It happened in a nanosecond. This is unlike other miracles in Mark. There the Teacher takes the man aside, looks to the heavens, sighs, puts spittle on the man's ear, etc. But here the Nazarene felt there was no time for preliminaries. This fellow's misery had to be terminated immediately. What does that tell you about the Person whom you worship? Would that we could teach ourselves to have just a fraction of that compassion. Though we may not have a healing ministry, each of us can practice a hearing ministry. Suffering people need to talk. Walt Whitman wrote, "Seeing a wounded soldier on the battlefield, I do not ask who he is. I become the wounded man." So should it be with us. One who is Christ-centered instead of self-centered, said GK Chesterton, is a sane person in an insane world. One final note! The cured man taught us how to pray. His prayer needed only eight words. Jesus showed fondness for short prayers. Check Matthew 6:7, "In your prayers do not use a lot of meaningless words..." Jesus is e-mailing us the information that brief prayers bring quick answers. 

Homily from Father Joseph Pellegrino
6 Ordinary Time
Sixth Sunday of Ordinary Time: Unclean!!

This Sunday's first reading from the Book of Leviticus gives just a few of the horrible rules established by the Mosaic community to protect itself from leprosy. In the ancient times leprosy was believed to be deforming, incurable and contagious. Leprosy included most skin disorders: Hanson's disease which is leprosy proper, psoriasis, skin cancer, impetigo, boils and even serious acne. Lepers were ostracized by their families and neighbors, and forced to live outside the villages and towns. They were referred to as the Living Dead. Lepers had to wear ragged clothes. They had to let their hair go uncombed and uncut. As today's reading says, they had to cover their mouths with one hand and call out "Unclean, unclean" as they walked. Anyone who came into any contact whatsoever with a leper was considered to be unclean like the leper. And Jesus, moved with pity, stretched out his hand, touched the leper, and said to him, "Be made clean." Jesus did not see the unclean leper, or his disease. He was not concerned with the strict prohibitions of Jewish society. Jesus did not see a leper at all; he saw a human soul in desperate need. He stretched out his hand and touched him. He healed him with his touch.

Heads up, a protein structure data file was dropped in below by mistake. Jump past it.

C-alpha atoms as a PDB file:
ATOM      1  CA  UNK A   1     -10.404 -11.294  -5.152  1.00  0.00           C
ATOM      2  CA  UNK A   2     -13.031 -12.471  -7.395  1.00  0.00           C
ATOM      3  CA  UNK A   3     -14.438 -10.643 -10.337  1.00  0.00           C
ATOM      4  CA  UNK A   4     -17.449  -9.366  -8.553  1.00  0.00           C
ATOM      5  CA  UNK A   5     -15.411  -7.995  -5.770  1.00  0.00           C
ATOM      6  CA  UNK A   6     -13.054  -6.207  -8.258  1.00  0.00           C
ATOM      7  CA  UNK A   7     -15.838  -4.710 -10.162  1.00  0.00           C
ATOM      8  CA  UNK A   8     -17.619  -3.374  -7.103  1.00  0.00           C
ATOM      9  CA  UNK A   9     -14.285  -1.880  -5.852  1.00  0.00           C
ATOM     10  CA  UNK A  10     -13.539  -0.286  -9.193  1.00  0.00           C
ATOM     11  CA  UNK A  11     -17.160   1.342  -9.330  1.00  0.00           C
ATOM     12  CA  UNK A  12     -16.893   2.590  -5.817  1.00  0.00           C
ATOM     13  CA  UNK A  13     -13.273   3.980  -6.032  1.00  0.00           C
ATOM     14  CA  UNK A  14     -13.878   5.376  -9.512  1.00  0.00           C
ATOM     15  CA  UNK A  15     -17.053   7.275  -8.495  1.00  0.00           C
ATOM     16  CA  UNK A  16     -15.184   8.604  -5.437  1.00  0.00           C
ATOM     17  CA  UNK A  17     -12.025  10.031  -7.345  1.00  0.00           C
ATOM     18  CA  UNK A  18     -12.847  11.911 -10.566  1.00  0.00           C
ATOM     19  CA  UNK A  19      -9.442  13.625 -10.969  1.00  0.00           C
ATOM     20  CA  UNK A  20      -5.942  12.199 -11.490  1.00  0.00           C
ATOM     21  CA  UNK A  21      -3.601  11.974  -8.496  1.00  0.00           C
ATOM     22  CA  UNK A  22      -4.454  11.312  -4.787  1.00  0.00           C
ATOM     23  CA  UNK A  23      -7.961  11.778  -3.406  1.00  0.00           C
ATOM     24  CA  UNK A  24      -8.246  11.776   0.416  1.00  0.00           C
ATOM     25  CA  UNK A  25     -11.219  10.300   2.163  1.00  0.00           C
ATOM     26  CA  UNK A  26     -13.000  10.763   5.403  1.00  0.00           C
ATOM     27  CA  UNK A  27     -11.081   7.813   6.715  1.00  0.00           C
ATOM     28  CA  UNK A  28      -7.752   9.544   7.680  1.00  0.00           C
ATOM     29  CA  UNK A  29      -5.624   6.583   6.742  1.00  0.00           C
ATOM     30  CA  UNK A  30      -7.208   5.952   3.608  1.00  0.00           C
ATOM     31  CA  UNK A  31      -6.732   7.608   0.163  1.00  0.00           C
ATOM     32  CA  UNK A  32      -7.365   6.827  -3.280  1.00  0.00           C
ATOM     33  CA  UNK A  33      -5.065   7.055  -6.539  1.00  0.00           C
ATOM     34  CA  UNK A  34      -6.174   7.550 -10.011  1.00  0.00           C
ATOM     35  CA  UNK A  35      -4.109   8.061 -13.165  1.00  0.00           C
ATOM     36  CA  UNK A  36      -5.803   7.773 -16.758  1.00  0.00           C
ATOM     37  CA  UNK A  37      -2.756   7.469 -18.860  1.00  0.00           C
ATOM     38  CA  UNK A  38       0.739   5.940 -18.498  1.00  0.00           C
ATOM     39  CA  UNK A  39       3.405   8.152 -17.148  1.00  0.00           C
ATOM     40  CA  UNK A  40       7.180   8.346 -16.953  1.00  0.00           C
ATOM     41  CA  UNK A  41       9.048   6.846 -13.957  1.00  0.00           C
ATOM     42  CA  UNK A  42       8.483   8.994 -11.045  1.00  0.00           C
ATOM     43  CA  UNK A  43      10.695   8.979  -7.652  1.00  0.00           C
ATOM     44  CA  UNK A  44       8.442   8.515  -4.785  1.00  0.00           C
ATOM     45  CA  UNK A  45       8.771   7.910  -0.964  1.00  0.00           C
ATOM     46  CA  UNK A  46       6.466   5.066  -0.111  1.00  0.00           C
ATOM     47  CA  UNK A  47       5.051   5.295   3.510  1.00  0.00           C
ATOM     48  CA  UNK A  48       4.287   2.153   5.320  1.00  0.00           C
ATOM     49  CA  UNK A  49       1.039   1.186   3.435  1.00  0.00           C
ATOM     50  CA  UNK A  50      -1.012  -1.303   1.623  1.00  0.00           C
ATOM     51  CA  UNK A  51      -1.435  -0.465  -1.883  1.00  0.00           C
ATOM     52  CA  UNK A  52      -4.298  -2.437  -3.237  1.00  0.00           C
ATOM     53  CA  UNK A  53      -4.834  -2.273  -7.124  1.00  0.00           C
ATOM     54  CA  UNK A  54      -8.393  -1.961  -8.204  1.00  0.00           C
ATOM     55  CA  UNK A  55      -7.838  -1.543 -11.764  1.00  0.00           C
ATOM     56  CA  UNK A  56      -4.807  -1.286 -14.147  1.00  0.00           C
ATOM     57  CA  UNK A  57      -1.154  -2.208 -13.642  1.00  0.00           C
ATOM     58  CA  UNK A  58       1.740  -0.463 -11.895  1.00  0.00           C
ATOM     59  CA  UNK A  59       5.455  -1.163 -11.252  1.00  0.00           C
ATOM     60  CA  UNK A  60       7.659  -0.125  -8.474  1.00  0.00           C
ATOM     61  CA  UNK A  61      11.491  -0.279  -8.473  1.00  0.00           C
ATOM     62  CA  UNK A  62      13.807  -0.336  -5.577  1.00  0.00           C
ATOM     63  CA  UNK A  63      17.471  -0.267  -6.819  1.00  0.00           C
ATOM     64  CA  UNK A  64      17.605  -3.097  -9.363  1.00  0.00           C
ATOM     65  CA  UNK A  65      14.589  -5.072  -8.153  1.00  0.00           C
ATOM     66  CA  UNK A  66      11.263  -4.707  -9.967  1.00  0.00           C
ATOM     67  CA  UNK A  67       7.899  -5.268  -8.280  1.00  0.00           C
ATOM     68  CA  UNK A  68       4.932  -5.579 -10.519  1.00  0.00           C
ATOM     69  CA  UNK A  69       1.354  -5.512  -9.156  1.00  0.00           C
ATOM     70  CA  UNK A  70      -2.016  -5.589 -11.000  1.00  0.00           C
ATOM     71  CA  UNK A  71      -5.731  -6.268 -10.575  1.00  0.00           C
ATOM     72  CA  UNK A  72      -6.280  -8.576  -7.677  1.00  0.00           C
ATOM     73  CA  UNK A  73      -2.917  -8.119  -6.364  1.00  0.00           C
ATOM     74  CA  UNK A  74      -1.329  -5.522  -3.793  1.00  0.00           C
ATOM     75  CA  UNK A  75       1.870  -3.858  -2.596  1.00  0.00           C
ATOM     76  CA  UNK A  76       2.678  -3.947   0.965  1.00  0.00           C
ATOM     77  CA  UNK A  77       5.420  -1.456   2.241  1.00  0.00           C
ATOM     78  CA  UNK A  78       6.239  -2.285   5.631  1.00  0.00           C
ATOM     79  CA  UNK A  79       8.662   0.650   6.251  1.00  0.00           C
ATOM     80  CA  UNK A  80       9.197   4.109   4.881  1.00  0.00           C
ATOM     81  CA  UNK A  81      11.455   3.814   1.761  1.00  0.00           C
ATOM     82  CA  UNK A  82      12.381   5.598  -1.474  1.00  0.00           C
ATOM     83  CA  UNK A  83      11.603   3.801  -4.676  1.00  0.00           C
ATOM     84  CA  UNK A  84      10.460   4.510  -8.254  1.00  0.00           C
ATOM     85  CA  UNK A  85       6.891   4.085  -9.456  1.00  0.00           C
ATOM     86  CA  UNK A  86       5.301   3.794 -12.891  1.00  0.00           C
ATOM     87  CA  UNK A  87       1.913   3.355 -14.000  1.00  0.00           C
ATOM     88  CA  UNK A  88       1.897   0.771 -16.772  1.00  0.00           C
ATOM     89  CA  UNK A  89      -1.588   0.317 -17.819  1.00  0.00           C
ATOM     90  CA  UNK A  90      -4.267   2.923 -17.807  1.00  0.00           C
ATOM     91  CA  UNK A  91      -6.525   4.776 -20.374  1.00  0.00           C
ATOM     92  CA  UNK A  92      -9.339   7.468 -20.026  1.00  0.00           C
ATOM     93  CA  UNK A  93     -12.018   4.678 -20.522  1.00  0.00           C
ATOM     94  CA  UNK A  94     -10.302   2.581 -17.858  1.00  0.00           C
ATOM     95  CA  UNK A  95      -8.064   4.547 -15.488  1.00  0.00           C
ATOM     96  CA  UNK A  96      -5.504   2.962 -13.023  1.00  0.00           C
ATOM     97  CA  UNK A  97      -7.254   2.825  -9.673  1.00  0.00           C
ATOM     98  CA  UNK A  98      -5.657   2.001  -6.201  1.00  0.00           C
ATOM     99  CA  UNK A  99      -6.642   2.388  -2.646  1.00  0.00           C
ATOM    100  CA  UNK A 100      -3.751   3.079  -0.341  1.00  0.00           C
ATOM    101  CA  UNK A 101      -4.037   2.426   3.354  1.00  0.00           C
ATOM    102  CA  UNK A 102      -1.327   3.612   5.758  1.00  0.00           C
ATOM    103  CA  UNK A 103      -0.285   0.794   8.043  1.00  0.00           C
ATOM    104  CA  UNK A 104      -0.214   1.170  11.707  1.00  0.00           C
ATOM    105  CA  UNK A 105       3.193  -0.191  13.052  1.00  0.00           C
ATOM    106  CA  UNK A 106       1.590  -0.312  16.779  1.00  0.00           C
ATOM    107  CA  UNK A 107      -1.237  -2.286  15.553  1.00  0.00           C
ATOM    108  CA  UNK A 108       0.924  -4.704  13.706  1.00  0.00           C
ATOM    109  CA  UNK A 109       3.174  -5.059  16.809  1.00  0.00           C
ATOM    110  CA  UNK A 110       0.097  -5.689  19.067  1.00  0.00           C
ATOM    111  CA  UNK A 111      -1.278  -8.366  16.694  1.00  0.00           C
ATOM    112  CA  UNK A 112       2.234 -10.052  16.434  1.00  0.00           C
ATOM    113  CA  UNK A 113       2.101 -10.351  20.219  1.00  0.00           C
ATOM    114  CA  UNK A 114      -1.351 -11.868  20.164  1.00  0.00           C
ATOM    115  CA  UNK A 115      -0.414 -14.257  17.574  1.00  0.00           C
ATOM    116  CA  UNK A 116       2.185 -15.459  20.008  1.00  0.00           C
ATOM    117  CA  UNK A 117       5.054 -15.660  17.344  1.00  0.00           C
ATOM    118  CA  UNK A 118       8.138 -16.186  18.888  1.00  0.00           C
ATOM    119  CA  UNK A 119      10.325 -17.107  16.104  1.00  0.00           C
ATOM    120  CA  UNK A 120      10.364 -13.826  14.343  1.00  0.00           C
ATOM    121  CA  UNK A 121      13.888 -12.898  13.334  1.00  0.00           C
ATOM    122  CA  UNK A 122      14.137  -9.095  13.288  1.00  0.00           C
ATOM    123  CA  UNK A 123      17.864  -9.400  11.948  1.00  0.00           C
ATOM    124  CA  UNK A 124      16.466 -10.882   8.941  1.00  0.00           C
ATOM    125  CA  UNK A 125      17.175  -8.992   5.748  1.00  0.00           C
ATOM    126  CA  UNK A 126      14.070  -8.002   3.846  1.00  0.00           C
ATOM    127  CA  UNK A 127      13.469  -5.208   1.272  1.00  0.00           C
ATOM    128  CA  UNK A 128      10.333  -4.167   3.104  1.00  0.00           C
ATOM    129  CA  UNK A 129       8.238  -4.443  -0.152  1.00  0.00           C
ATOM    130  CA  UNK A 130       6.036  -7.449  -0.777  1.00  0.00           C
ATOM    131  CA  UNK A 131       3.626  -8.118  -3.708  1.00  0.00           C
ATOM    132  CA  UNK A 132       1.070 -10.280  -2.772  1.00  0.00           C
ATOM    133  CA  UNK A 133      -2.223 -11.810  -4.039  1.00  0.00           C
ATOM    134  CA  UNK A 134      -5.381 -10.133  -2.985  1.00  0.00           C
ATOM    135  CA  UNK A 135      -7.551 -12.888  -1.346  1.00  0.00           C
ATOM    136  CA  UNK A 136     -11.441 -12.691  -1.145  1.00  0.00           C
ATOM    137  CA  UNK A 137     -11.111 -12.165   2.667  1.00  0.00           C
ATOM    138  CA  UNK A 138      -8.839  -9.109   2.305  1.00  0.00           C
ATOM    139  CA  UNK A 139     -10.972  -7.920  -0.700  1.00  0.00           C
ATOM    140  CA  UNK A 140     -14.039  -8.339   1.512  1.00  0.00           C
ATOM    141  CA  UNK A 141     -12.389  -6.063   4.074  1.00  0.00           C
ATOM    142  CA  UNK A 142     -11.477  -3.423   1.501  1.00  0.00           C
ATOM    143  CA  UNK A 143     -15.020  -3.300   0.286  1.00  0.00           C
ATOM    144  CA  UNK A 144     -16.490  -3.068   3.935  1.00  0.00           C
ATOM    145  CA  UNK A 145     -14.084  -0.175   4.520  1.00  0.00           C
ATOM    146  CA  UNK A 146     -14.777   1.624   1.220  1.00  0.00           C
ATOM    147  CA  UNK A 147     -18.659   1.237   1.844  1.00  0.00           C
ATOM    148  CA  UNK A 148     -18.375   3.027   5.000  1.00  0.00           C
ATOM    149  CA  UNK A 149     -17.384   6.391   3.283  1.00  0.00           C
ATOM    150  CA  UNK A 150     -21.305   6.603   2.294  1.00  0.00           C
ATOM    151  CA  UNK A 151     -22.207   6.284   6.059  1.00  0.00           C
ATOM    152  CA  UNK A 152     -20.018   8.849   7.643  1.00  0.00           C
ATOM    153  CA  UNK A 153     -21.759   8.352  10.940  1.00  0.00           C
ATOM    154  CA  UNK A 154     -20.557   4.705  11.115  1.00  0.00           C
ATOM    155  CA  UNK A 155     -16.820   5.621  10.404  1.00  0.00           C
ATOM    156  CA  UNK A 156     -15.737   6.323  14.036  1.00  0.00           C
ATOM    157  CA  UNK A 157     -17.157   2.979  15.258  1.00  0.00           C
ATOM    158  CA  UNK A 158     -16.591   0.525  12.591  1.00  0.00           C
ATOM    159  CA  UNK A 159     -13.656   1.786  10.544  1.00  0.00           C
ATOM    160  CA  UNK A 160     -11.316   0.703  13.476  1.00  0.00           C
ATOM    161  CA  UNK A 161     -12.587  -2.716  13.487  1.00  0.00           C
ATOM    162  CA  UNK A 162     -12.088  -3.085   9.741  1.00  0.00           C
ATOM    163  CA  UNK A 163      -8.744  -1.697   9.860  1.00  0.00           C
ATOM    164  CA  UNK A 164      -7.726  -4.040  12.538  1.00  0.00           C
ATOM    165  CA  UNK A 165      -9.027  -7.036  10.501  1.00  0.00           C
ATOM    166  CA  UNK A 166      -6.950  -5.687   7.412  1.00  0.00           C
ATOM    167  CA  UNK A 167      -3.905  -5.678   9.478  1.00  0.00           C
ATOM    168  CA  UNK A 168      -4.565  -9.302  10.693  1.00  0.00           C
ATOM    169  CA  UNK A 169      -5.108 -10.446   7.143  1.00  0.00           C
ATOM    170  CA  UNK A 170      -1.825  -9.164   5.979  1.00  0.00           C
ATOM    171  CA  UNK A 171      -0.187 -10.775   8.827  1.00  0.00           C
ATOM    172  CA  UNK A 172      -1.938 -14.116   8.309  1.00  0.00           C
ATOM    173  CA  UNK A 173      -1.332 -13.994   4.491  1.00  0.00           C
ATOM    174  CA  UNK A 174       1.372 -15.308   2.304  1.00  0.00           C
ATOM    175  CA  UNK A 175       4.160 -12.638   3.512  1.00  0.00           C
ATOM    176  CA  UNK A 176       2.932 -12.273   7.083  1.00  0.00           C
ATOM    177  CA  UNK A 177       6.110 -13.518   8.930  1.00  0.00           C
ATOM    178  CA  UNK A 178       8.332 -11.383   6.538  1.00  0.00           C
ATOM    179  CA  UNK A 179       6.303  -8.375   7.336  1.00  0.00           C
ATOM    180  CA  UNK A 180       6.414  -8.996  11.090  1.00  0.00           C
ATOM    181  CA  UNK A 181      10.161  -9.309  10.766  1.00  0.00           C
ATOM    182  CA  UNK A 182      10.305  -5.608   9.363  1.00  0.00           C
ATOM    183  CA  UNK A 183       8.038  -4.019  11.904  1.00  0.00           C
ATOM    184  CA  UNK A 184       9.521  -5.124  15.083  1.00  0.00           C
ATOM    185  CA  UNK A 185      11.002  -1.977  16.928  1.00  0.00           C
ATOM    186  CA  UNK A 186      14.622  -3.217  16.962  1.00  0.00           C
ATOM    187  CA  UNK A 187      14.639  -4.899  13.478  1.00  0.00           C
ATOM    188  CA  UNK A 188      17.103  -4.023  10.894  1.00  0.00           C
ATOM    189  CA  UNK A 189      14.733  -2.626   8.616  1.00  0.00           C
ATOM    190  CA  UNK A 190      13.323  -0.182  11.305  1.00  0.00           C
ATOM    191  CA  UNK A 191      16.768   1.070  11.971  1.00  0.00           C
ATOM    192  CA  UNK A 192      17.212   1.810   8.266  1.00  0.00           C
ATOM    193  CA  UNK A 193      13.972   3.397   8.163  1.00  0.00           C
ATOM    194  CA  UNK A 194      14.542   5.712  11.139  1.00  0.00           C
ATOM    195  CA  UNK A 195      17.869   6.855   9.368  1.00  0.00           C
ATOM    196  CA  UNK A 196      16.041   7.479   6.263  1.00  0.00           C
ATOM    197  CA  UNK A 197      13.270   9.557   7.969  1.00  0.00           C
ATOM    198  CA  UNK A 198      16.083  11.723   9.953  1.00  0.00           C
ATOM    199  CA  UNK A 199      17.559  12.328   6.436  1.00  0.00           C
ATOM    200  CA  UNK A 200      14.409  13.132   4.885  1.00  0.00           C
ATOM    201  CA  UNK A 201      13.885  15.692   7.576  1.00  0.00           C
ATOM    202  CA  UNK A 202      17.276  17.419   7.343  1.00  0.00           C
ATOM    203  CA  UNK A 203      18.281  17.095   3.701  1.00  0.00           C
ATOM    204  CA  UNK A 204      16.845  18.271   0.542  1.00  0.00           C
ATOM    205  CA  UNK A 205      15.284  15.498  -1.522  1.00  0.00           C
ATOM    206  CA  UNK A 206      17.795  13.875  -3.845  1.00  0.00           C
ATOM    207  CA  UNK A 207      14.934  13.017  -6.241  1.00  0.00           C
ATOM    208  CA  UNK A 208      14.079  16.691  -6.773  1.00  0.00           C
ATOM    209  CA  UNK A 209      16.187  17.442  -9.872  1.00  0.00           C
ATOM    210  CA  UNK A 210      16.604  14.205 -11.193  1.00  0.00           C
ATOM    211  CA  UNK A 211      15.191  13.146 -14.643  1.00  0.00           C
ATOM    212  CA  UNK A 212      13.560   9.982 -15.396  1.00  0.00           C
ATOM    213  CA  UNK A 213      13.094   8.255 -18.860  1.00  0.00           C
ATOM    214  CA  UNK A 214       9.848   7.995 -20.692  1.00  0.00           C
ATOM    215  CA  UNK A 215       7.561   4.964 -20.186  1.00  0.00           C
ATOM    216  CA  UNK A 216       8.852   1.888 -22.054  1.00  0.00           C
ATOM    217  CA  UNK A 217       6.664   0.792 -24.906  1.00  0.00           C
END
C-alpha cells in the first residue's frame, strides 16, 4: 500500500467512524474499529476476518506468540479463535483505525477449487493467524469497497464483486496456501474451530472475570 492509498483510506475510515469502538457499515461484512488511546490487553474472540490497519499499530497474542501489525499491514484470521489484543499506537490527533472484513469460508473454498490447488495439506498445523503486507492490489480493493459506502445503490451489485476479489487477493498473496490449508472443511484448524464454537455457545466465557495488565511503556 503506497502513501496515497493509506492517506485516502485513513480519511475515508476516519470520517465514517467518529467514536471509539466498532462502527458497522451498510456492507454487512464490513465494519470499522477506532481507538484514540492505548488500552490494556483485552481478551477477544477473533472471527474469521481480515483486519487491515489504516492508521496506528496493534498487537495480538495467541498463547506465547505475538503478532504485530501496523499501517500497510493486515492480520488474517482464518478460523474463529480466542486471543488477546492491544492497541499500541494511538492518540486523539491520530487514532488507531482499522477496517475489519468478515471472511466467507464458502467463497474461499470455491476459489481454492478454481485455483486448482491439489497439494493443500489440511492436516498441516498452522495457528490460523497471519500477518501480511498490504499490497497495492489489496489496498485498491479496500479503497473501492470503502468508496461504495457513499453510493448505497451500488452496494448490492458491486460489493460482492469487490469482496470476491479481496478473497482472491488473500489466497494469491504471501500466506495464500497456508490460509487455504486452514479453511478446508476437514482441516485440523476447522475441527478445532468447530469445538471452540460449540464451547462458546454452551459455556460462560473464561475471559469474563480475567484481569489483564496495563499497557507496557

Jesus gave this power to his disciples. At the conclusion of the Gospel of Mark, Jesus proclaims the signs of the members of his people. Among these signs is this one: they will lay their hands on the sick, and they will recover. We possess the wonderful capacity to be instruments of the healing power of Christ. Therefore, we have the duty not only to pray for the sick and to help them get effective medical help, but also to pray over them and extend the touch of Christ to them. In the second reading for today Paul challenges us to imitate Christ. We are to be ministers of healing. We are to touch not just the physically sick, but all those whose lives are hurting and need healing in any way possible. It is simply not Christian to ostracize anyone for any reason whatsoever. In the Christian society, even those with the most contagious diseases are cared for in a way that gives them dignity and love. How about those who are spiritually sick? How about those who have left the Church, left Christianity?